Results

A total of 221 of 591 persons (37%) returned a completed questionnaire. The median age, ethnicity, and frequency of underlying comorbidity (e.g., presence of diabetes and hypertension) were similar in patients who returned the questionnaire and those who did not, providing evidence that the sample studied was representative of the clinical IBS population. Of the 221 questionnaires returned, 201 (91%) met inclusion criteria. One hundred sixteen patients (57.7%) were classified with IBS, 50 (24.9%) with PI-IBS, 23 (11.4%) with UFBD, and 12 (6.0%) with PI-UFBD. The demographic and selected epidemiologic findings in the four clinical groups are shown in Table 1. Females predominated in all four groups, without intergroup differences. Racial distribution was similar across the four groups, reflecting the makeup of the clinic population. The frequency of advanced education and family income ≥ $40,000 per year was similar in the four groups. The percentage of patients who reported having at least one family member with a diagnosis of IBS was similar in the four groups and ranged from 21.7% to 36.4%. The mean duration of IBS at the time the questionnaire was completed was similar for idiopathic IBS (12.73 years) and PI-IBS (12.52 years), both of which had a longer duration than UFBD (9.85 years) or PI-UFBD (8.59 years; P = 0.038). In each of the four functional bowel groups, the distribution of predominant clinical symptoms was comparable, with approximately one-third of patients in each group showing alternating, constipation-predominant, or diarrhea-predominant patterns (Table 2).

In general, there was not a substantial difference in the incidence of intestinal complaints reported by patients with IBS and patients with PI-IBS, although patients with PI-UFBD reported a greater number of complaints compared with patients with idiopathic UFBD (Table 2). The mean number of bowel movements per day was significantly different between groups; patients with idiopathic IBS and patients with PI-IBS had more frequent bowel movements than patients with idiopathic UFBD or PI-UFBD (P = 0.042). Abnormally formed stools were more prevalent in patients with IBS (76.1%) and PI-IBS (73.5%) than in patients with UFBD (39.1%) and PI-UFBD (54.5%). The rate of fecal straining was comparable in all four groups (P = 0.163), but fecal urgency and a sense of incomplete bowel evacuation were more common in patients with idiopathic IBS, PI-IBS, and PI-UFBD than in patients with UFBD. Abdominal bloating occurred most commonly in patients with IBS or PI-IBS.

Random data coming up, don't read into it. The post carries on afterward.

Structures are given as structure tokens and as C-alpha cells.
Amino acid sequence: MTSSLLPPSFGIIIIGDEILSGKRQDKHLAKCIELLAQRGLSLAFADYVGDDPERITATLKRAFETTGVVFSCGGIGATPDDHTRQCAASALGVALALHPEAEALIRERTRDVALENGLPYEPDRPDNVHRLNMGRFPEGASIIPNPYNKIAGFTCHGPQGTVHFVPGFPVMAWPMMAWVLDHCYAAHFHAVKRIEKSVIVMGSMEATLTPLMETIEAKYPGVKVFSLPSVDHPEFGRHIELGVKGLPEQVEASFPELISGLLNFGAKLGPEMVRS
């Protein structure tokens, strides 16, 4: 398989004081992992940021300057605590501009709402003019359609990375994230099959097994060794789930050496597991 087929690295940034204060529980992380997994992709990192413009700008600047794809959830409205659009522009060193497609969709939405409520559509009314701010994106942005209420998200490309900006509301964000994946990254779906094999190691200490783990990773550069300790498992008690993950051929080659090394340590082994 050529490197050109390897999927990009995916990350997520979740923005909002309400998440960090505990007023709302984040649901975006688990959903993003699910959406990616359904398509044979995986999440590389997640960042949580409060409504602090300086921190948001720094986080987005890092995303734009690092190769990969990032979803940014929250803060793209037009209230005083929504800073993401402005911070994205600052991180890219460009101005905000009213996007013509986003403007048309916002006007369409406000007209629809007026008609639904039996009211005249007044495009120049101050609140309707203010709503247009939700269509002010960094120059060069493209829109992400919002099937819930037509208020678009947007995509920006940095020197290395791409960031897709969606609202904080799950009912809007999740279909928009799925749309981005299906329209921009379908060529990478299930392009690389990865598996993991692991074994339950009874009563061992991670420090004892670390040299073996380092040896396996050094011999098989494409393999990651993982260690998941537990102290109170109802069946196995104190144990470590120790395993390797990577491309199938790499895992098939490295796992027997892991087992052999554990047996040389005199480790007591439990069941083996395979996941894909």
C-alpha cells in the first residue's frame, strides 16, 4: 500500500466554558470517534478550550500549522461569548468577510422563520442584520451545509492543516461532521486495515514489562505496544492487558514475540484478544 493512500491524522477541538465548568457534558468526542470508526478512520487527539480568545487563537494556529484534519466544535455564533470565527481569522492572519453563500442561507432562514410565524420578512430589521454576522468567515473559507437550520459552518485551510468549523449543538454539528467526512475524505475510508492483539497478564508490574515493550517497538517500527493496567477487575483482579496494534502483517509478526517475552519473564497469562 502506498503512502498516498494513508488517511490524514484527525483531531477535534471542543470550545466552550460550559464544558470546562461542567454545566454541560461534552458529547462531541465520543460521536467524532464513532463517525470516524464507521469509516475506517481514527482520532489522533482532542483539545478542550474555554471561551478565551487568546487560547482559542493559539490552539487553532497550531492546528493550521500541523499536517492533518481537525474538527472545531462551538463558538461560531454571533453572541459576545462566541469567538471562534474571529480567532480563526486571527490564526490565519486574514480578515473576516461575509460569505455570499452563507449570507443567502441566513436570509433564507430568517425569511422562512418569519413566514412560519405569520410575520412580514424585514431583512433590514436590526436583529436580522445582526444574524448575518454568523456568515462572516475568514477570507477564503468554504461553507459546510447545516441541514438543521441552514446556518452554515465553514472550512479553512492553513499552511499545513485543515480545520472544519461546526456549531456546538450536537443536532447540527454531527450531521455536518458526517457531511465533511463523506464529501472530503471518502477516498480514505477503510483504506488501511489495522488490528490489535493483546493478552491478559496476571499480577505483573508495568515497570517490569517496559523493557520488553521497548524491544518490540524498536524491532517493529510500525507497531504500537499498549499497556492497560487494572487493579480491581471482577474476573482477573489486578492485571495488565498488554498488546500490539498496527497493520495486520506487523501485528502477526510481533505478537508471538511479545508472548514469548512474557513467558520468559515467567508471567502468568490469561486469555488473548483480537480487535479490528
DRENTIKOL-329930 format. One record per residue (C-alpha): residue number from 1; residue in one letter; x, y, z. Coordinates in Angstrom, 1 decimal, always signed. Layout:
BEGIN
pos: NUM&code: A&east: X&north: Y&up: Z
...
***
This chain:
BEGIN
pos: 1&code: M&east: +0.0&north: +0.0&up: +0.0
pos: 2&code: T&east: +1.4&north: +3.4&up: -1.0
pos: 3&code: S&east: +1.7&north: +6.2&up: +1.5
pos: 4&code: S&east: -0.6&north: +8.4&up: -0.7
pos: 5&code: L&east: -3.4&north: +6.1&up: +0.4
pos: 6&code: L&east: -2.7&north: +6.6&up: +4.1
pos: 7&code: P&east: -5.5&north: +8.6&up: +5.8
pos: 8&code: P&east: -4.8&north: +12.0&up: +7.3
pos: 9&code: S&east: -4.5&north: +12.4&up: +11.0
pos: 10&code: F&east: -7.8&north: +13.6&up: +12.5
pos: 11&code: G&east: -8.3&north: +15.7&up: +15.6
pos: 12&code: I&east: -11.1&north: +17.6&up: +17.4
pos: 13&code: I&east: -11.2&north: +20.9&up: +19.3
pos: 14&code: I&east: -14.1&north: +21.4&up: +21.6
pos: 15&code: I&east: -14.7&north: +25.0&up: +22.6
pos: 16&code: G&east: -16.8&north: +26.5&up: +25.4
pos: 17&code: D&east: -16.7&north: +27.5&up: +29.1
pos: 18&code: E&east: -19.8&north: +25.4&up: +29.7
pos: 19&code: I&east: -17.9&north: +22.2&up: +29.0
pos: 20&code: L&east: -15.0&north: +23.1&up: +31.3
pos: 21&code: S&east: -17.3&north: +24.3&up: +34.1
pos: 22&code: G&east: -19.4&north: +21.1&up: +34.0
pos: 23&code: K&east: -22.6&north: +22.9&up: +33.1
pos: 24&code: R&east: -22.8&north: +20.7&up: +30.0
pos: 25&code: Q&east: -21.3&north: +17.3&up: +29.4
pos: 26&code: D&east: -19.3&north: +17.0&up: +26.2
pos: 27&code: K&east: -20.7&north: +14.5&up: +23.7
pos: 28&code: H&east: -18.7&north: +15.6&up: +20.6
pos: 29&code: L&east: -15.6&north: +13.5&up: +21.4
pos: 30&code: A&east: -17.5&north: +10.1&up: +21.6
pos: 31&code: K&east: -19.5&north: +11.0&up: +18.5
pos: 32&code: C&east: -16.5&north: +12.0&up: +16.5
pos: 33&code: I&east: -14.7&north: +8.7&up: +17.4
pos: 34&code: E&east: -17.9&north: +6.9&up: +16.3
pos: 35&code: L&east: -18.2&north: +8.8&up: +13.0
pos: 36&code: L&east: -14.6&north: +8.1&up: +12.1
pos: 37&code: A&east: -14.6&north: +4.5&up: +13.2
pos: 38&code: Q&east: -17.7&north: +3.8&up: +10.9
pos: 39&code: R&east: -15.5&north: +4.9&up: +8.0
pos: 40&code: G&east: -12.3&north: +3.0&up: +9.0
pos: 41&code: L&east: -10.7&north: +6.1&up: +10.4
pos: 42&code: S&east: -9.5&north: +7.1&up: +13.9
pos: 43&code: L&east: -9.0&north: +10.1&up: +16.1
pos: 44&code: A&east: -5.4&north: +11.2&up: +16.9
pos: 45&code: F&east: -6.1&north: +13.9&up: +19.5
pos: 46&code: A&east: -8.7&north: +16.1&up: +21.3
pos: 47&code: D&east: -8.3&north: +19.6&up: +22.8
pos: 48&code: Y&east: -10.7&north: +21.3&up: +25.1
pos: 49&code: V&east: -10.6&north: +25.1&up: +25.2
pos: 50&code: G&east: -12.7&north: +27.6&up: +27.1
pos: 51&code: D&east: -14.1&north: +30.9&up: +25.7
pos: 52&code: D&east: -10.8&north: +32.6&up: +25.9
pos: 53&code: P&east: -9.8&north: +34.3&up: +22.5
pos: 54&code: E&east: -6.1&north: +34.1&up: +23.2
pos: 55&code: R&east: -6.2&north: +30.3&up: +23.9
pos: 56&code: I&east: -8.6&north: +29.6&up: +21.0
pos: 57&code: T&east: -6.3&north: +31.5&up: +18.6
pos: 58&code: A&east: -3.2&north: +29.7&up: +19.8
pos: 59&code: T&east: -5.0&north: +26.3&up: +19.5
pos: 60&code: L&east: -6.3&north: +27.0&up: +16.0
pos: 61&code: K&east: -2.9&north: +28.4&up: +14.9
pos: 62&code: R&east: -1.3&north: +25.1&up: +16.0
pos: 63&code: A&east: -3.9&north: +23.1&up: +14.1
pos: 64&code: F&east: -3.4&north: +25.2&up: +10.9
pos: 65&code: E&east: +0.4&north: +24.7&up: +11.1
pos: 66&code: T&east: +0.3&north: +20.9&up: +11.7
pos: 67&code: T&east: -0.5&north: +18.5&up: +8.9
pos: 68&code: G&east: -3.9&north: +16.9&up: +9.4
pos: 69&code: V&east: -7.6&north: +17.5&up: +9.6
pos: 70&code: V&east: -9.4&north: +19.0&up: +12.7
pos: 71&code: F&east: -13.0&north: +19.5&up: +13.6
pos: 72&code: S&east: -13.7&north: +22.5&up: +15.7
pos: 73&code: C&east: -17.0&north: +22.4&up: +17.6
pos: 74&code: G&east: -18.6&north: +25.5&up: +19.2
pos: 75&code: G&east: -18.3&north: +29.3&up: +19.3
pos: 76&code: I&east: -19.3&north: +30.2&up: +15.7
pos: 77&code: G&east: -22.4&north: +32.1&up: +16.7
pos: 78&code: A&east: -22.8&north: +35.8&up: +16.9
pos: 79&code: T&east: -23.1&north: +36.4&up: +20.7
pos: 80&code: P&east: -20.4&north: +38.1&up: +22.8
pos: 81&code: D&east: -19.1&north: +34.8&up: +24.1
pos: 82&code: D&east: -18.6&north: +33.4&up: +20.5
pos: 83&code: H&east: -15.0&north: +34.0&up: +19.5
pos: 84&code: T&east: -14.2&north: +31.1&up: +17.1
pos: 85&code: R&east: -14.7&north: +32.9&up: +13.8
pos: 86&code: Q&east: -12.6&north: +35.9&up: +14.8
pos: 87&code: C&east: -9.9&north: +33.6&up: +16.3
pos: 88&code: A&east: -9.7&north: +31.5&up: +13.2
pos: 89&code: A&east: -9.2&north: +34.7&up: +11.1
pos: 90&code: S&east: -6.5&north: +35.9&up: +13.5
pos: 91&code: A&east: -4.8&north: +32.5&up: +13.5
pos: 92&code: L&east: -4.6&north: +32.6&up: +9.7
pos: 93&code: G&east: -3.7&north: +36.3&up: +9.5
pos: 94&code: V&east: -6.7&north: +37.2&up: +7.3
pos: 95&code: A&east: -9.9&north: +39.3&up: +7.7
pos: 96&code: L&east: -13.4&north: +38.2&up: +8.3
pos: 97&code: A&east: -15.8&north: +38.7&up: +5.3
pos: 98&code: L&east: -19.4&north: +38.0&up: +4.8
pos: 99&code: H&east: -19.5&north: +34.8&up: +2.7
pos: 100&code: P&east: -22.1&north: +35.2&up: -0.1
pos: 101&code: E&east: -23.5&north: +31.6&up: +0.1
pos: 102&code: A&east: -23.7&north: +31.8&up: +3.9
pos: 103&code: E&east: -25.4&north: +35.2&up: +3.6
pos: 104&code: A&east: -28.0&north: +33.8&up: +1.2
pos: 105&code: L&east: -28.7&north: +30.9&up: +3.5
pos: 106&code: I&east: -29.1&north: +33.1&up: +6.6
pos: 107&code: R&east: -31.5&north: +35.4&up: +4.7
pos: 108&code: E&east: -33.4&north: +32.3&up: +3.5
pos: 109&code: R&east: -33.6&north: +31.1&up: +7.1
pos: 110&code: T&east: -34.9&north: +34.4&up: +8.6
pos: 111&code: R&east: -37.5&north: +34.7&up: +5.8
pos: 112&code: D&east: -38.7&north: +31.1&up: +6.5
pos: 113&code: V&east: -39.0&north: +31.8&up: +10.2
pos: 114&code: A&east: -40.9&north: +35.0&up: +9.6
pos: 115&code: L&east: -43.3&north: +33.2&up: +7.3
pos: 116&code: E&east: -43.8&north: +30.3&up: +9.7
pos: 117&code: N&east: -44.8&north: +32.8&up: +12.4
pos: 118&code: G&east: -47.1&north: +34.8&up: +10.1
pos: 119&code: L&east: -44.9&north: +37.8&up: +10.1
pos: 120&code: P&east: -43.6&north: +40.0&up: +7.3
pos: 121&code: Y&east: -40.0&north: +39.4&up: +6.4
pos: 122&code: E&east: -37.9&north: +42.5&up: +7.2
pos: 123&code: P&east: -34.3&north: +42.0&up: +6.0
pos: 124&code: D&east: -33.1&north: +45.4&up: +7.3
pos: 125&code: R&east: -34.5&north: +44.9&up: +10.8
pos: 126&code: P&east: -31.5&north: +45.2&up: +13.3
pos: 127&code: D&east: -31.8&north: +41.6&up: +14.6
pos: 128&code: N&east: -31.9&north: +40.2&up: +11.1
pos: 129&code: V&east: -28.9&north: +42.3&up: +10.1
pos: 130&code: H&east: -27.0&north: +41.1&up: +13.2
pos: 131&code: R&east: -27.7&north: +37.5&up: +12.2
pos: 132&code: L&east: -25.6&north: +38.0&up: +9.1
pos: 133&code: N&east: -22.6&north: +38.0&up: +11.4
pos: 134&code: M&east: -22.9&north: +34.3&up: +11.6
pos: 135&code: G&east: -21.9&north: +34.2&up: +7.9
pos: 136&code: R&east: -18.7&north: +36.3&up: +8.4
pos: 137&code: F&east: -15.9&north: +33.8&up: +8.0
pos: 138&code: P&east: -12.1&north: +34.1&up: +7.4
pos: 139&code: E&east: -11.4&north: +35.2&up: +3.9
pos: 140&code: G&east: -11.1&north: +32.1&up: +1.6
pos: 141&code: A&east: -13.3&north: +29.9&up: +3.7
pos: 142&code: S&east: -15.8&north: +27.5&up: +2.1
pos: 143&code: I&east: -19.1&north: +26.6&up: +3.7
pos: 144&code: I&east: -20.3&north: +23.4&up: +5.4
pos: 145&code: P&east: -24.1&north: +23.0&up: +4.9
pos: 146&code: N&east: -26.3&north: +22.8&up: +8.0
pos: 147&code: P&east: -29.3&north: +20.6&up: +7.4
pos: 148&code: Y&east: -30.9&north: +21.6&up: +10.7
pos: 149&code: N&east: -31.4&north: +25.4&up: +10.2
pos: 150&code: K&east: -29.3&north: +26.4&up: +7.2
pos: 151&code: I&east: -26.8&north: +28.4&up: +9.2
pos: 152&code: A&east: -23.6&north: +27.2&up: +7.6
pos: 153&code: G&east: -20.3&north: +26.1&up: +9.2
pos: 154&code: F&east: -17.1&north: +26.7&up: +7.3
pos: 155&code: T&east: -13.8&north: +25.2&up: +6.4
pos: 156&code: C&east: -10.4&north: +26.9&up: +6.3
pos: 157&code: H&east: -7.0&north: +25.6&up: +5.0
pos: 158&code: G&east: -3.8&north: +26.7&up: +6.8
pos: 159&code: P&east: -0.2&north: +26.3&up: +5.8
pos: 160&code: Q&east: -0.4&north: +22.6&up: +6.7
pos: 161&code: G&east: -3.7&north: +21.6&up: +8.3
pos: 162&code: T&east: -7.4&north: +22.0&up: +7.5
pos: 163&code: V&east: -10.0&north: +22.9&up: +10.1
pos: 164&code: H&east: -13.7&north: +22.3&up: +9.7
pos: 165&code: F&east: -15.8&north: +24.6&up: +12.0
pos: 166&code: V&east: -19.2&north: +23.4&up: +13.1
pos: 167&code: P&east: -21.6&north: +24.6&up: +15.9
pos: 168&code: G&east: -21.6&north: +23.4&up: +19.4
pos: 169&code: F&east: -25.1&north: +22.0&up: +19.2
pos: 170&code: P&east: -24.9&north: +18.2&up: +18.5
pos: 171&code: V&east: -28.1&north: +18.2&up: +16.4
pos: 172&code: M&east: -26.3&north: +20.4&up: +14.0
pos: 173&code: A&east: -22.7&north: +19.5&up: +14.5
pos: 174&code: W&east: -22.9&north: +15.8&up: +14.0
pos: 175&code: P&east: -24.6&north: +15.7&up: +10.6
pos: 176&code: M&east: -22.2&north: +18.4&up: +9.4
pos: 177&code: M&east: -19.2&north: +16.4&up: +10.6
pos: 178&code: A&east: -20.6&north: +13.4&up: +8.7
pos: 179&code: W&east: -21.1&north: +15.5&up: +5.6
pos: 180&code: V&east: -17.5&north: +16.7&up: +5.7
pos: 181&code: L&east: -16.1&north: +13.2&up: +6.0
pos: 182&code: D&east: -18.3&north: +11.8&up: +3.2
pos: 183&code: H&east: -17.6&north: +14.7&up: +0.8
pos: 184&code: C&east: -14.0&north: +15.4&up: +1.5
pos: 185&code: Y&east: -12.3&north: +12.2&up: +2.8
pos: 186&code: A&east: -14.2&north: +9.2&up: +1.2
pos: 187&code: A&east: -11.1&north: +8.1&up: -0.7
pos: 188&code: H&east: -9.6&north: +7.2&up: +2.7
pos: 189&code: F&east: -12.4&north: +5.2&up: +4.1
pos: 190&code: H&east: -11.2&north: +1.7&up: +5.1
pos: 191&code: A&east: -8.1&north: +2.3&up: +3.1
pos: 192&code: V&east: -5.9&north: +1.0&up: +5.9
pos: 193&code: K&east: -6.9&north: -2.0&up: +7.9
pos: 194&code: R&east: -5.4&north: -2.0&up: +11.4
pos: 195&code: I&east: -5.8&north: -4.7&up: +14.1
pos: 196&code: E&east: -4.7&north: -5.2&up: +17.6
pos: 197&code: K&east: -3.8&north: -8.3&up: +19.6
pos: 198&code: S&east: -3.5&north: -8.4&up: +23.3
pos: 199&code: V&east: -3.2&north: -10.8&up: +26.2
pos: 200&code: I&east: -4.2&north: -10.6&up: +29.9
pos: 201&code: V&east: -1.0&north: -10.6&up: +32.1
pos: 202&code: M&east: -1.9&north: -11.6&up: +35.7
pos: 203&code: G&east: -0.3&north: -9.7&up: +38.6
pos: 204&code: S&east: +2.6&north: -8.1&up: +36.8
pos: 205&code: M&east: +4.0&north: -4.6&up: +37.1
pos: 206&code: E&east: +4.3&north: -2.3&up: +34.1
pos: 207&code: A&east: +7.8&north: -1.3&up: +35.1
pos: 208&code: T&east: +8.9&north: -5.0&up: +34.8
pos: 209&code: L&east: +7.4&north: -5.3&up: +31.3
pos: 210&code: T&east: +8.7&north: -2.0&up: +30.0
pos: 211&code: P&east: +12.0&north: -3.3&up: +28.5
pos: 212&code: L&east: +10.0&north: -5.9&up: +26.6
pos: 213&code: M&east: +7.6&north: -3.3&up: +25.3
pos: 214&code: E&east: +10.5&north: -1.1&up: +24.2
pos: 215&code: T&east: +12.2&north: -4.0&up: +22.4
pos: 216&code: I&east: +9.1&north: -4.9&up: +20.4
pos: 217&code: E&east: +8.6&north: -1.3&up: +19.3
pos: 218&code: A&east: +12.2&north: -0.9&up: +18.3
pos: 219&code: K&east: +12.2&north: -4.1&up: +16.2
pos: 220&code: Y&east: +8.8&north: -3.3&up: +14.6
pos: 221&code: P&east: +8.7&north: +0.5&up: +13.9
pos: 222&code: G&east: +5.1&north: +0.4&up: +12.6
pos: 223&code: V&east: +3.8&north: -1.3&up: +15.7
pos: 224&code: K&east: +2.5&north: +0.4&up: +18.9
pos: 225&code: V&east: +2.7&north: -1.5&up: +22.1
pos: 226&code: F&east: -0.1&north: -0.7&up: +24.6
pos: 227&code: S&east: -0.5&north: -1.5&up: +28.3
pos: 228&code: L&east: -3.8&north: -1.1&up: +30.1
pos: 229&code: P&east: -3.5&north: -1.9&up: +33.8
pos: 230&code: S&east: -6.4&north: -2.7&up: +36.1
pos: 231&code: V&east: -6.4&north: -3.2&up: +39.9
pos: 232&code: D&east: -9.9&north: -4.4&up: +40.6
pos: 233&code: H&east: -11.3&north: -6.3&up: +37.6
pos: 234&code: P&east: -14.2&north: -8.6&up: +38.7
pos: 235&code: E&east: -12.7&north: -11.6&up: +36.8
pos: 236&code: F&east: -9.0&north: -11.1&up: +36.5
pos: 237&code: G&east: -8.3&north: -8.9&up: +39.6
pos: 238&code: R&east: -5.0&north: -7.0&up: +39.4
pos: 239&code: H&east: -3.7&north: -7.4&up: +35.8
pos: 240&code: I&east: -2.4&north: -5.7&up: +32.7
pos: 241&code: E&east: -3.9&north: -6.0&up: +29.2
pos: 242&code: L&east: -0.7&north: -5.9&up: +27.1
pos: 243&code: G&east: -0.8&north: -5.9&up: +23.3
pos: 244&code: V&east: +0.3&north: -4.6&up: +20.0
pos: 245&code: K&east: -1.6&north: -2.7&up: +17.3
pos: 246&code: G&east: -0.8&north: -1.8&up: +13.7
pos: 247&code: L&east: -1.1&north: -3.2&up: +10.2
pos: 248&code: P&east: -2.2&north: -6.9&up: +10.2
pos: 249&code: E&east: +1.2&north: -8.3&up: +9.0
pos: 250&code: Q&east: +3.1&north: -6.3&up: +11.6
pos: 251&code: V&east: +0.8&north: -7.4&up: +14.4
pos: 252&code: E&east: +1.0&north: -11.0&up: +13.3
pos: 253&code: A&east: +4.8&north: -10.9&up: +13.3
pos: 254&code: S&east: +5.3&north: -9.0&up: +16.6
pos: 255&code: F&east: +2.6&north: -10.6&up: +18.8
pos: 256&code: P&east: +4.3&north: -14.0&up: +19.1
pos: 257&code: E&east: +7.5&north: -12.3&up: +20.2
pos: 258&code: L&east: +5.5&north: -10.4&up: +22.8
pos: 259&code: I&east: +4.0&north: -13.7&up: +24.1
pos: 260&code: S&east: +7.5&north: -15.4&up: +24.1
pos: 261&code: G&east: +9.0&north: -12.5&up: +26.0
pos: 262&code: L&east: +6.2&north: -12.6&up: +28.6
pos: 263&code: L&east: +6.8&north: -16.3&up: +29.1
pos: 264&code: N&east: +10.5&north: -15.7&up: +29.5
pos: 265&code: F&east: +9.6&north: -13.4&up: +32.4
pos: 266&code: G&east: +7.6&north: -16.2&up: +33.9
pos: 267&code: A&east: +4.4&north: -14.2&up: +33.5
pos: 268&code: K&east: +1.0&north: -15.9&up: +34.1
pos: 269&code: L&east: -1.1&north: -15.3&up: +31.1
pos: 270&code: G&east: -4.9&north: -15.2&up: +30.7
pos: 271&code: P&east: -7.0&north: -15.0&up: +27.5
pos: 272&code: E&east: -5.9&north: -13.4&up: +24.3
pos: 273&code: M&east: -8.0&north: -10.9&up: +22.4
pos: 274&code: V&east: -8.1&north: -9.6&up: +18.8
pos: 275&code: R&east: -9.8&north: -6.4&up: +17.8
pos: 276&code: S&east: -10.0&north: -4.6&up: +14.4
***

In all assessments of functional impairment associated with persistent abdominal symptoms, with the exception of avoidance of planned activities, both IBS groups (idiopathic IBS and PI-IBS) had higher scores, indicating greater impairment, than patients with idiopathic UFBD or PI-UFBD (Table 3). Patients with IBS or PI-IBS more often had trouble performing at work or school, missed work or school, were embarrassed, or had trouble sleeping because of their intestinal symptoms. Persons with PI-IBS or idiopathic IBS were also significantly more likely to stop leisure activities and cancel social plans. Patients with PI-IBS and PI-UFBD were more likely to avoid planned activities than those with idiopathic IBS or UFBD.